Do you like to cook? Have you been sitting in the restaurant wondering how they made that delicious ceviche you are enjoying? If you answered yes, then Costa Rica Cooking would be of interest to you.
I live in Costa Rica and also like to cook, but still I learned plenty of new recipes and cooking techniques.
Although the tour is classified as a cooking class, it's more about learning cultural awareness and local support with the community.
I live in La Fortuna and had the opportunity to meet Scott, who is the owner of a popular restaurant in town called the Lava Lounge as well as a self taught chef. Scott learned local techniques and how to cook with a variety of locally grown produce and meats. When Scott is not cooking he also finds the time to operate a charity dog rescue program that currently has up to 80 dogs waiting for owners from the United States & Canada to adopt them.
The class starts with a warm greeting from Scott who introduces his team and describes the menu that he will teach. Our menu consisted of the following courses:
The focus of the lesson was to employ simple techniques and ingredients that one would see locals using in their kitchens.
We started off by learning to make our own Mojitos. Grinding by hand we ground fresh mint and the lime juice together, finishing with a generous shot of Cacique (pronounced Ka-see-k), sugar cane syrup, Club Soda and lots of ice.
Next on the menu was ceviche. We learned a pretty handy trick on how to easily cut culantro into small pieces by twirling the stalk of culantro and then folding it in half before chopping. The rest of the ingredients were all cut into skinny strips that made it easy to chop and dice. A little secret ingredient Costa Ricans use with ceviche is Canada Dry Ginger Ale to counterbalance the bitterness of the lemon juice, which works very well with the dish. All of the ingredients are then combined with the lemon juice and Ginger Ale. A little sugar is added to taste just as an added balance with the lemon juice. The ceviche is mixed and left to sit for a minimum of three hours to all the lemon juice to chemically cook the tilapia.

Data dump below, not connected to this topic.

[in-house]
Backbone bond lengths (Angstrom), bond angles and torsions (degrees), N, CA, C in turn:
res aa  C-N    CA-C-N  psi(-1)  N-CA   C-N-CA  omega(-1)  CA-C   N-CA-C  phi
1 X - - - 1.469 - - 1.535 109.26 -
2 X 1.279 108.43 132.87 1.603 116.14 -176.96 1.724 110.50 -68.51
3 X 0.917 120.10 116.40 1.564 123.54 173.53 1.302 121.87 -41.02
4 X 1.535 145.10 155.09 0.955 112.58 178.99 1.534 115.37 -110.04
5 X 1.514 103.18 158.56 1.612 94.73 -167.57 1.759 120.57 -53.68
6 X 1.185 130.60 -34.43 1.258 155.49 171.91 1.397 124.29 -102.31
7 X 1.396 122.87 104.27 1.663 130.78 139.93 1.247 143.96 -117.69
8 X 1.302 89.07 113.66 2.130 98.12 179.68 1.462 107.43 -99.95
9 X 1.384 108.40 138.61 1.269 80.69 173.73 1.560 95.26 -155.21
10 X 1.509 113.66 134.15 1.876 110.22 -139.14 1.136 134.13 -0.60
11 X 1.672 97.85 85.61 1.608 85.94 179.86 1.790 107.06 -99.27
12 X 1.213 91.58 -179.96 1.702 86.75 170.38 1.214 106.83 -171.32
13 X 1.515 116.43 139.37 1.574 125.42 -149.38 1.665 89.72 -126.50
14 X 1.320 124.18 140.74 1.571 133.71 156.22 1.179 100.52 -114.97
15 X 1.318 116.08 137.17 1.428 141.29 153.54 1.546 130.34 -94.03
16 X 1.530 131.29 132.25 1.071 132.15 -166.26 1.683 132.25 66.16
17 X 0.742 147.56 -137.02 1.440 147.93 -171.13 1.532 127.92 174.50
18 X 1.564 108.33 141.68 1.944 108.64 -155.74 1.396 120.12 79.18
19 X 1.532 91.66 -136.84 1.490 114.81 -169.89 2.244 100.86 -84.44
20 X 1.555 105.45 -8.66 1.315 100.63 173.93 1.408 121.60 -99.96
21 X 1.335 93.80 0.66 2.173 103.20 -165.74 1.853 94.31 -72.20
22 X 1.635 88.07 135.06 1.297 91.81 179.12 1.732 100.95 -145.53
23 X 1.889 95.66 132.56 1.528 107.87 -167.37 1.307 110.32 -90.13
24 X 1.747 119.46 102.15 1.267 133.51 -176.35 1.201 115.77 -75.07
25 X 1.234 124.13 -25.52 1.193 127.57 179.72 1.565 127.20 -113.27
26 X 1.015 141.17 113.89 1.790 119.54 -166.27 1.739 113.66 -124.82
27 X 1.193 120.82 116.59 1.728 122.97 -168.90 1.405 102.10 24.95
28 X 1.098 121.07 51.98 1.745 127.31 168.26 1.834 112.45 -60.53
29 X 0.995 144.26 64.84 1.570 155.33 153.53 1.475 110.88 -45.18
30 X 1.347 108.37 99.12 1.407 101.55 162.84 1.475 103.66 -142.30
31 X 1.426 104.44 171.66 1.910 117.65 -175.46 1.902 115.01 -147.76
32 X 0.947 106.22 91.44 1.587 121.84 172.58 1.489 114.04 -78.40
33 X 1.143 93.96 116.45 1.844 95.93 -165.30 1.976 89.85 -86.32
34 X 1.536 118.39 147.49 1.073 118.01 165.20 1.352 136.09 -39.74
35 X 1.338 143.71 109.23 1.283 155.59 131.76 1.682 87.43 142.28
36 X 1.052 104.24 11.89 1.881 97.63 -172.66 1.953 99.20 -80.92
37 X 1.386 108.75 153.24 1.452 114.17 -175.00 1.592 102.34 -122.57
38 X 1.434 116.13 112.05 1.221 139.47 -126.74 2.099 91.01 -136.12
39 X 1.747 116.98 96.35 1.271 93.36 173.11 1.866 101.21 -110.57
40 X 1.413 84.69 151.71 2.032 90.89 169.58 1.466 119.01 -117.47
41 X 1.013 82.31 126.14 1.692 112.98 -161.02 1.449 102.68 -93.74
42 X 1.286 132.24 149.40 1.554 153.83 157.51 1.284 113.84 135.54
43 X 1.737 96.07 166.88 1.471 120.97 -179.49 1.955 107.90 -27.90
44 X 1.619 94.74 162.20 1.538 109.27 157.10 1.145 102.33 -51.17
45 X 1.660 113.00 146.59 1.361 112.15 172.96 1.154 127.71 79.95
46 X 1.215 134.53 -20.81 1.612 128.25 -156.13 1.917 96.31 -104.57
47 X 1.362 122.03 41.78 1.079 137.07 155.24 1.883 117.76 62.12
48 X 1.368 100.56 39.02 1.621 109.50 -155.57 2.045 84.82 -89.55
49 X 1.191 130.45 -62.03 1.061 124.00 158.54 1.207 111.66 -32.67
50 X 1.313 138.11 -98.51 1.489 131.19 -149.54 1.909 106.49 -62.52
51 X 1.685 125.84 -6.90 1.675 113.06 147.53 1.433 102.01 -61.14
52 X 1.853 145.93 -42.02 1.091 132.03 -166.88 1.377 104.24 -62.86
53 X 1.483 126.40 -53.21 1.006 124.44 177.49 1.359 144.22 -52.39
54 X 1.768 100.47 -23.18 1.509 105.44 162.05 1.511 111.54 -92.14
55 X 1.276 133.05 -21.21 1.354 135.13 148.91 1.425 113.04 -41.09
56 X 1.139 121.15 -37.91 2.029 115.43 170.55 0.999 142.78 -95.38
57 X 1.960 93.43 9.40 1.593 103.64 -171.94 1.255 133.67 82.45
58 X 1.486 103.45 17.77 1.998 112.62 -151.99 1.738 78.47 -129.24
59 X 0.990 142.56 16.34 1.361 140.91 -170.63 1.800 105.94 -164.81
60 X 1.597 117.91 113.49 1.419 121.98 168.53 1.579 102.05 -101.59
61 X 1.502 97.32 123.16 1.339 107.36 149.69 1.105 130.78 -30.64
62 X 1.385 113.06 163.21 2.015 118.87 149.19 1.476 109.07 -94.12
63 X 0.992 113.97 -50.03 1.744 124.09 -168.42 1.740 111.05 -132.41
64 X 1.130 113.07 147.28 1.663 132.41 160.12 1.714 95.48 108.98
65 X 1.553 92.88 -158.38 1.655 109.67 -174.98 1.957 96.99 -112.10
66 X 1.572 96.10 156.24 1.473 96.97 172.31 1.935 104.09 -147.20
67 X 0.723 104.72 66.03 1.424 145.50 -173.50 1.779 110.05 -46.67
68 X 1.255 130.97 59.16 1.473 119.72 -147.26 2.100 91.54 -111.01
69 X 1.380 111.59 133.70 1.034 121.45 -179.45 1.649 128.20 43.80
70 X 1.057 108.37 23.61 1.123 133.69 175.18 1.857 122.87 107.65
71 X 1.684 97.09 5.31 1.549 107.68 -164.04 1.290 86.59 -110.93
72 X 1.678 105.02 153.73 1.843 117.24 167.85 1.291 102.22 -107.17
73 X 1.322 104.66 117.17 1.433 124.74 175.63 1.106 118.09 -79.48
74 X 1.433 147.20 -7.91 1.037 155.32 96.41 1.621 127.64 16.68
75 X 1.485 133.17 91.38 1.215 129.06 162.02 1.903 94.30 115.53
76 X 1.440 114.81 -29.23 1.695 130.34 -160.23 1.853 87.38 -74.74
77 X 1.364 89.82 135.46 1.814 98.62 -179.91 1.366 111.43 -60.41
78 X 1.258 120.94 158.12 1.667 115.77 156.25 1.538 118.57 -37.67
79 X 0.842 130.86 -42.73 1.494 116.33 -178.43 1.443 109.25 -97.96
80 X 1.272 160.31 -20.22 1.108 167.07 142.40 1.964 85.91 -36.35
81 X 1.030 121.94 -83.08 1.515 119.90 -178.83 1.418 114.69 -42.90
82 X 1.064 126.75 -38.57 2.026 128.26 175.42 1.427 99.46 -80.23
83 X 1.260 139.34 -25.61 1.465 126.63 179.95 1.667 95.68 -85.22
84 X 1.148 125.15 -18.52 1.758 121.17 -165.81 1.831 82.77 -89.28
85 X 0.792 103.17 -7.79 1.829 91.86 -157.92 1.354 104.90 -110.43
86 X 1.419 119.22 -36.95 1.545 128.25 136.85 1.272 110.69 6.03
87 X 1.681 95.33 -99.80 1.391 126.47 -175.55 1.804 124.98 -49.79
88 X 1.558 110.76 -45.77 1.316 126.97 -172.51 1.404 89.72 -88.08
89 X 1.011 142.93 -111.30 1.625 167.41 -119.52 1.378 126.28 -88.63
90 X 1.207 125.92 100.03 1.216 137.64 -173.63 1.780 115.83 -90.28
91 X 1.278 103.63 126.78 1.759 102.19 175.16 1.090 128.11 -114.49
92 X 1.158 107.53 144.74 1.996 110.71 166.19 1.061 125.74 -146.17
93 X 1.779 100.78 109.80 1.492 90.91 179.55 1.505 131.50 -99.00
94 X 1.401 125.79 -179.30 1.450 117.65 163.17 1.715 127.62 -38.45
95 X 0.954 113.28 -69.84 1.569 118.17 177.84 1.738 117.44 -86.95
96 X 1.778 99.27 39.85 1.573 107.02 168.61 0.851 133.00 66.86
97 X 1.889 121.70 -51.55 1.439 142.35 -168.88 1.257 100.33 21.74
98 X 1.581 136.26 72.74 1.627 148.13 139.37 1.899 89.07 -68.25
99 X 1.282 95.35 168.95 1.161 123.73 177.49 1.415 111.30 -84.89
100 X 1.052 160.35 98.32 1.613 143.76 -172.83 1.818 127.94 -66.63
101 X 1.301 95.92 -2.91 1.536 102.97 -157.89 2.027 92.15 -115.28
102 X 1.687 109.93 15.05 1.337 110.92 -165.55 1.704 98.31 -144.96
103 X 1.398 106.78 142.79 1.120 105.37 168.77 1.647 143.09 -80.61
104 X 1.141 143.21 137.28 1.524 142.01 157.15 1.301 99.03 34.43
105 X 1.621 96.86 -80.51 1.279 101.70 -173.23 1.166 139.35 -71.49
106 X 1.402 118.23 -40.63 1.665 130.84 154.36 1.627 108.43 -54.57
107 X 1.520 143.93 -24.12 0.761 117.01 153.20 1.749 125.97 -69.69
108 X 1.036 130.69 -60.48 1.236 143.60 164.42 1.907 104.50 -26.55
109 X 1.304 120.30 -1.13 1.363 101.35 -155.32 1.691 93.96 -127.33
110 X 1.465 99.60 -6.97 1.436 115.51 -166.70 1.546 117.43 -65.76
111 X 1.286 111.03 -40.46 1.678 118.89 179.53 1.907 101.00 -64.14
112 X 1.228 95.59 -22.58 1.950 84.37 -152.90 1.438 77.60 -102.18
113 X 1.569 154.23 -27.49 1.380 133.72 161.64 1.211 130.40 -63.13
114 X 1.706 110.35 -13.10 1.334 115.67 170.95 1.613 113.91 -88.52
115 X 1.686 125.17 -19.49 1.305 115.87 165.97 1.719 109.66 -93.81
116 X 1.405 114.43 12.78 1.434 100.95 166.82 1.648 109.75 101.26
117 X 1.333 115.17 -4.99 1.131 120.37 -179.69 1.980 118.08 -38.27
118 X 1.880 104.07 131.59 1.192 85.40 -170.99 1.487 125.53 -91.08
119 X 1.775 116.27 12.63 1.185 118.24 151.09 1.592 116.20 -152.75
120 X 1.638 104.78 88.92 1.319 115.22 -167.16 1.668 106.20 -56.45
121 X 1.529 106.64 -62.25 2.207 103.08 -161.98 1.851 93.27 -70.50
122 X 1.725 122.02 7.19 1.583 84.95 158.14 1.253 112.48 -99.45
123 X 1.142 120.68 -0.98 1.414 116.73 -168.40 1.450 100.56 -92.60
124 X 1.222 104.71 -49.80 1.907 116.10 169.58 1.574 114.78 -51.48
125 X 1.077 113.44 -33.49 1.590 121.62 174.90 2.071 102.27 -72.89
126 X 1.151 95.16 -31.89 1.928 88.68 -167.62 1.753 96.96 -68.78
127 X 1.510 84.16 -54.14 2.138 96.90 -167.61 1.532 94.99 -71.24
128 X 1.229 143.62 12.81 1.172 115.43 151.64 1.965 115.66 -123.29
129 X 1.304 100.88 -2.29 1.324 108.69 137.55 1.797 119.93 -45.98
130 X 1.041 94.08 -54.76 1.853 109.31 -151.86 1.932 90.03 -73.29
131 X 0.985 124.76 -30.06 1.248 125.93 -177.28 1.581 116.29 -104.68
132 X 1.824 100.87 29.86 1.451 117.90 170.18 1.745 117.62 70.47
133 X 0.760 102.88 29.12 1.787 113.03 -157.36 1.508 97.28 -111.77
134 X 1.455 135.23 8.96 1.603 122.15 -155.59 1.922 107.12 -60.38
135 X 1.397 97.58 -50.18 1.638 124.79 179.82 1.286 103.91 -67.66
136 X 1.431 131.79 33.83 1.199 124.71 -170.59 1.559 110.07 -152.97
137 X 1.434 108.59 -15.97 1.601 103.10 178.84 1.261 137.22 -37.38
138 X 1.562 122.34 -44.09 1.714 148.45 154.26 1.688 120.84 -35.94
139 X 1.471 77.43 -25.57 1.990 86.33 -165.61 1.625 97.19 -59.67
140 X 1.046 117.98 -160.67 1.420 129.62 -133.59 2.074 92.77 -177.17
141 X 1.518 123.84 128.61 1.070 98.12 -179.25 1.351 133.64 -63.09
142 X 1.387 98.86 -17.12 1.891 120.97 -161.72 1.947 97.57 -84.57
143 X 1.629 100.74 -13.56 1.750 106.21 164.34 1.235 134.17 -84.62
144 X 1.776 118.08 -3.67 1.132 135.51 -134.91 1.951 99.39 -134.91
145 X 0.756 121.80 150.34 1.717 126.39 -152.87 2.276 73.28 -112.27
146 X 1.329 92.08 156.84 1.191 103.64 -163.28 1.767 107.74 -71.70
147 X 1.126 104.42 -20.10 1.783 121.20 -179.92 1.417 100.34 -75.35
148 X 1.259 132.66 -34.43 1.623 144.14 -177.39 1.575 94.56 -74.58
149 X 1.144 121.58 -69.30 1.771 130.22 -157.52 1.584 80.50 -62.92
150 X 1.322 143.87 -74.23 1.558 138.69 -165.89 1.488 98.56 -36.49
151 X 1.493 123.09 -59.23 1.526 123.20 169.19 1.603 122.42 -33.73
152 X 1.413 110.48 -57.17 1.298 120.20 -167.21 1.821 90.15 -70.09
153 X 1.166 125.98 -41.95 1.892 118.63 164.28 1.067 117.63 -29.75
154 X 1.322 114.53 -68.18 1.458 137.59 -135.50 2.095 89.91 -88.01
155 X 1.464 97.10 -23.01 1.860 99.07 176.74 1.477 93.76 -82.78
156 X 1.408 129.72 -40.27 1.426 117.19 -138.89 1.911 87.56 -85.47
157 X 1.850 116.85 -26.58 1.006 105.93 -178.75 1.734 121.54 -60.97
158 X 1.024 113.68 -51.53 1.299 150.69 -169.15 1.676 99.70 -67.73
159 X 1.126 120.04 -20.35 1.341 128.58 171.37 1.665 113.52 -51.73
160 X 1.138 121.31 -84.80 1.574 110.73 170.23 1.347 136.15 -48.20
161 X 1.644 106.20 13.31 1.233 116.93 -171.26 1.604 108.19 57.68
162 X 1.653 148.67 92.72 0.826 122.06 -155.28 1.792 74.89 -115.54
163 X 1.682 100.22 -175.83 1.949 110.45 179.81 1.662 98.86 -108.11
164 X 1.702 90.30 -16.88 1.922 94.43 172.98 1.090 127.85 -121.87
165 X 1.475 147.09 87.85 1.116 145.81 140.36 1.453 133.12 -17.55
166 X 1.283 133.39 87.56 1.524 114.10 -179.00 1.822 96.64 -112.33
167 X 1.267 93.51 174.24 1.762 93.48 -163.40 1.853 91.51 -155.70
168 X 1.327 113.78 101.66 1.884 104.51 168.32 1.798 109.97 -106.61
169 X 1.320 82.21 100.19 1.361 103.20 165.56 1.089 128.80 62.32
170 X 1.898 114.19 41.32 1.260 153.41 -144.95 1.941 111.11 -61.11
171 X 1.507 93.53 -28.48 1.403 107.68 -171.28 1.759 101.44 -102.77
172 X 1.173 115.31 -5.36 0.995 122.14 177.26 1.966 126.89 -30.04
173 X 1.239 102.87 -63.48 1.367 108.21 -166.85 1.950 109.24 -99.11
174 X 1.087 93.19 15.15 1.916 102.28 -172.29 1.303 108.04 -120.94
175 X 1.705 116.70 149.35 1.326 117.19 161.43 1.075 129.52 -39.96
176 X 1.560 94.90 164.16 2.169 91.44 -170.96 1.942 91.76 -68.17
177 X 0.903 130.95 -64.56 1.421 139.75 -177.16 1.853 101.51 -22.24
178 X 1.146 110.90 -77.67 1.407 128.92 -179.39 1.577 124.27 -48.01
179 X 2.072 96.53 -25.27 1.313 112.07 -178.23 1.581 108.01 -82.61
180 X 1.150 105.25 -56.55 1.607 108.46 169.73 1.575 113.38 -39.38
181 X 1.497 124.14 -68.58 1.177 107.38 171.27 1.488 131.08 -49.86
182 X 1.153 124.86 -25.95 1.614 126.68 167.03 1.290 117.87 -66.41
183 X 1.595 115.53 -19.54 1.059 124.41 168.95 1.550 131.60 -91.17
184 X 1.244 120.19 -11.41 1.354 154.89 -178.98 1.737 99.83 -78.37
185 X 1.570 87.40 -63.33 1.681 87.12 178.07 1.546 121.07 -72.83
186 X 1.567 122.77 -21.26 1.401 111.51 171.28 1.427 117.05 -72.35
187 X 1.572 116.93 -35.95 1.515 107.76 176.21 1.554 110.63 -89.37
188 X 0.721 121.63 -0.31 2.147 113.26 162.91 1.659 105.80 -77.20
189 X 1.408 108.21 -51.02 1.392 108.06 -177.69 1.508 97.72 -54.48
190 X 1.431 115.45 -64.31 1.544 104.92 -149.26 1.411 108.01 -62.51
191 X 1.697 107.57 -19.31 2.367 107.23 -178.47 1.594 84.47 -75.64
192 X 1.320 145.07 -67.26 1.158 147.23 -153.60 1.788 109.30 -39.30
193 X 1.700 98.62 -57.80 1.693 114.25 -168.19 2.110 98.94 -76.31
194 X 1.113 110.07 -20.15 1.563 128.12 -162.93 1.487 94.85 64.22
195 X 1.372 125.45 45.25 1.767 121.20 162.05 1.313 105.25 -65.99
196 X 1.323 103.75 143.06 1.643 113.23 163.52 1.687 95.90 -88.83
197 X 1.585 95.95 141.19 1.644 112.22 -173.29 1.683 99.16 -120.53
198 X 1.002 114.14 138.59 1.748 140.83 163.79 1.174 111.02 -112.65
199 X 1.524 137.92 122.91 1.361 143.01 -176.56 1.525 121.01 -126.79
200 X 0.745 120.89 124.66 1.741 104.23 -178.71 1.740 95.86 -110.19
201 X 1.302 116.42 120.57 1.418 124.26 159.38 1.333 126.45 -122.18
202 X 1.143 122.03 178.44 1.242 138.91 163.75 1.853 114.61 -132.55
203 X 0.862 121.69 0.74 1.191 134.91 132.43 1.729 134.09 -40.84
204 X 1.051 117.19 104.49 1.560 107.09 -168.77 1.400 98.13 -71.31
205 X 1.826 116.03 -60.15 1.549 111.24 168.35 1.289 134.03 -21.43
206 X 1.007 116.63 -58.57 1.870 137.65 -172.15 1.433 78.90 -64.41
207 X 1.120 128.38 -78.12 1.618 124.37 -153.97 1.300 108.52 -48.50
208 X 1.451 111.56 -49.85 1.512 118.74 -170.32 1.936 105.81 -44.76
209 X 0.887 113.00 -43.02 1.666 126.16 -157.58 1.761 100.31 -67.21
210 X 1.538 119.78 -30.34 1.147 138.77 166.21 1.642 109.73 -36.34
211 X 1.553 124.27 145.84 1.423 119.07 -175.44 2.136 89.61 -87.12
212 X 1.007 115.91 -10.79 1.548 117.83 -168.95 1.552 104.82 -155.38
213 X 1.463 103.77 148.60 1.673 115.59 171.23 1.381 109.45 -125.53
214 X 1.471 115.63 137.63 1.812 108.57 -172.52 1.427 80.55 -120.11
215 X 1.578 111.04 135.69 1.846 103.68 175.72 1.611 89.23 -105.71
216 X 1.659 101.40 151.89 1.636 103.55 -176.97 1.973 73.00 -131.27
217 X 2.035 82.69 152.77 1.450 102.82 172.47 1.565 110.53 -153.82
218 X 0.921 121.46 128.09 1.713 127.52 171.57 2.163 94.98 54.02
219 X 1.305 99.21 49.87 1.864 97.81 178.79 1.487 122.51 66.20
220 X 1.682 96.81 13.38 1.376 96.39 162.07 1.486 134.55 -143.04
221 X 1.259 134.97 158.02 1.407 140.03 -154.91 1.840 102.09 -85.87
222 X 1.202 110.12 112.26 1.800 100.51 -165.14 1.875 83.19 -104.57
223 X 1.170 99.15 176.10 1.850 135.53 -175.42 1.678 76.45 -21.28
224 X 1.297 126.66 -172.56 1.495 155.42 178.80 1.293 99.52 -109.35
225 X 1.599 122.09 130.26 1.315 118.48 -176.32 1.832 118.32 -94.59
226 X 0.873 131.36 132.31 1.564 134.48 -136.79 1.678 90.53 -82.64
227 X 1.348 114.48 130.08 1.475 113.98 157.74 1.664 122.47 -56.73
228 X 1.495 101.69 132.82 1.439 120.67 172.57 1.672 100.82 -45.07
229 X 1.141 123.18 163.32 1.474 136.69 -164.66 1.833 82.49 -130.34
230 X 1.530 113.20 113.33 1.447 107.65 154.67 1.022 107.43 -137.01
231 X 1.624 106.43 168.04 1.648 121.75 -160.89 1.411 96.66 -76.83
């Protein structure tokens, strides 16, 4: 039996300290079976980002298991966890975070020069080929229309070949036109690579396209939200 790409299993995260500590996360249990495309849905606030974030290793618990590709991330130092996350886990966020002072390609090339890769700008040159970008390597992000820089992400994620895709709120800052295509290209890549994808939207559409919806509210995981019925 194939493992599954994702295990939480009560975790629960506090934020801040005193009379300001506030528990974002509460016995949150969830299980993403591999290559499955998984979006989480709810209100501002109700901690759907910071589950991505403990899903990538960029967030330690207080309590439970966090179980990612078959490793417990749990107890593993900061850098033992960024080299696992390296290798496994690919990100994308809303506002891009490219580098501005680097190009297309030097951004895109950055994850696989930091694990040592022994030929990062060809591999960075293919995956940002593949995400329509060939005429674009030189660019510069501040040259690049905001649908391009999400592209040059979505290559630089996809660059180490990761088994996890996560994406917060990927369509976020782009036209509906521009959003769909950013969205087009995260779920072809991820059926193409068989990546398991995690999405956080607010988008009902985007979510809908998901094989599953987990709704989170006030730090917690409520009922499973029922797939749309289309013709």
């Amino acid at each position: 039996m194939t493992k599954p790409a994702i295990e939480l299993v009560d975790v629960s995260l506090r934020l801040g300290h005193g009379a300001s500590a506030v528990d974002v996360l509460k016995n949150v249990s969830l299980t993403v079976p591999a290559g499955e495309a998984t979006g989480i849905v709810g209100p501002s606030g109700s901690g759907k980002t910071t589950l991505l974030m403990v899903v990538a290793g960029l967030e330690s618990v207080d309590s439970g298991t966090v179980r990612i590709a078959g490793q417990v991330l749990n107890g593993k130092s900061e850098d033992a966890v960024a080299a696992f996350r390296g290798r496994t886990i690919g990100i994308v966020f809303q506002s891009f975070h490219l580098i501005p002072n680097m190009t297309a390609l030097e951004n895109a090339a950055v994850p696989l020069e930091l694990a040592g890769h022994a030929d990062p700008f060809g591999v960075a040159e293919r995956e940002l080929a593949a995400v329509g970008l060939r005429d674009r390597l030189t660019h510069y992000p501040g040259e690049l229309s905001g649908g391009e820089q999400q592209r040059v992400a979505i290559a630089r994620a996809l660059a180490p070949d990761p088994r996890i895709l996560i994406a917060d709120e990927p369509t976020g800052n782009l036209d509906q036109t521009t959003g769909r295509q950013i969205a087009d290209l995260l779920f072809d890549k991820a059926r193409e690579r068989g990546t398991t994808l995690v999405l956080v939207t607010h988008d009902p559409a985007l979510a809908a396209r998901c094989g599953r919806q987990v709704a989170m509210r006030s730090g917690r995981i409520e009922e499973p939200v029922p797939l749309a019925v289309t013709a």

While the ceviche sits we move on to the next course, the patacones. Patacones are green plantains cross cut into small cylinder shapes that are then deep fried for about 3 minutes, this is so the center of the plantain is fully cooked. After a quick draining we learn the technique to flatten the plantain using plastic wrap and a small plate. Folding the plastic wrap over the plantain and then squishing with the plate until flat. To get that crispiness the plantain is then refried until the edges start to brown. We sat and enjoyed a generous portion of ceviche with corn chips and the patacones served with frijoles molido (refried beans).
The class finishes with the final course, chocolate sauce covered fried bananas. We were all full from the patacones and ceviche, but who can say no to chocolate? Dessert consisted of cutting ripe bananas into quarters and frying until the edges turn brown. The best part was making our own chocolate sauce in a frying pan using 100% cocoa powder, butter, sugar and a little cream. Blending all the ingredients together until thick and smooth. A perfect finish!
Throughout the class Scott would share some stories about is life in Costa Rica and his love for dogs and animals in general. The stories combined with tasty food and free flowing supply of mojitos added to the fun and flare of the class.
Thanks Scott and team!! We enjoyed the class and had fun with you and your team. It was professional and informative. We all dined on great food and conversation, while surrounded by a breathtaking view of the Cerro Chato and Arenal Volcano.
Get in touch with us about booking this cooking class: firstname.lastname@example.org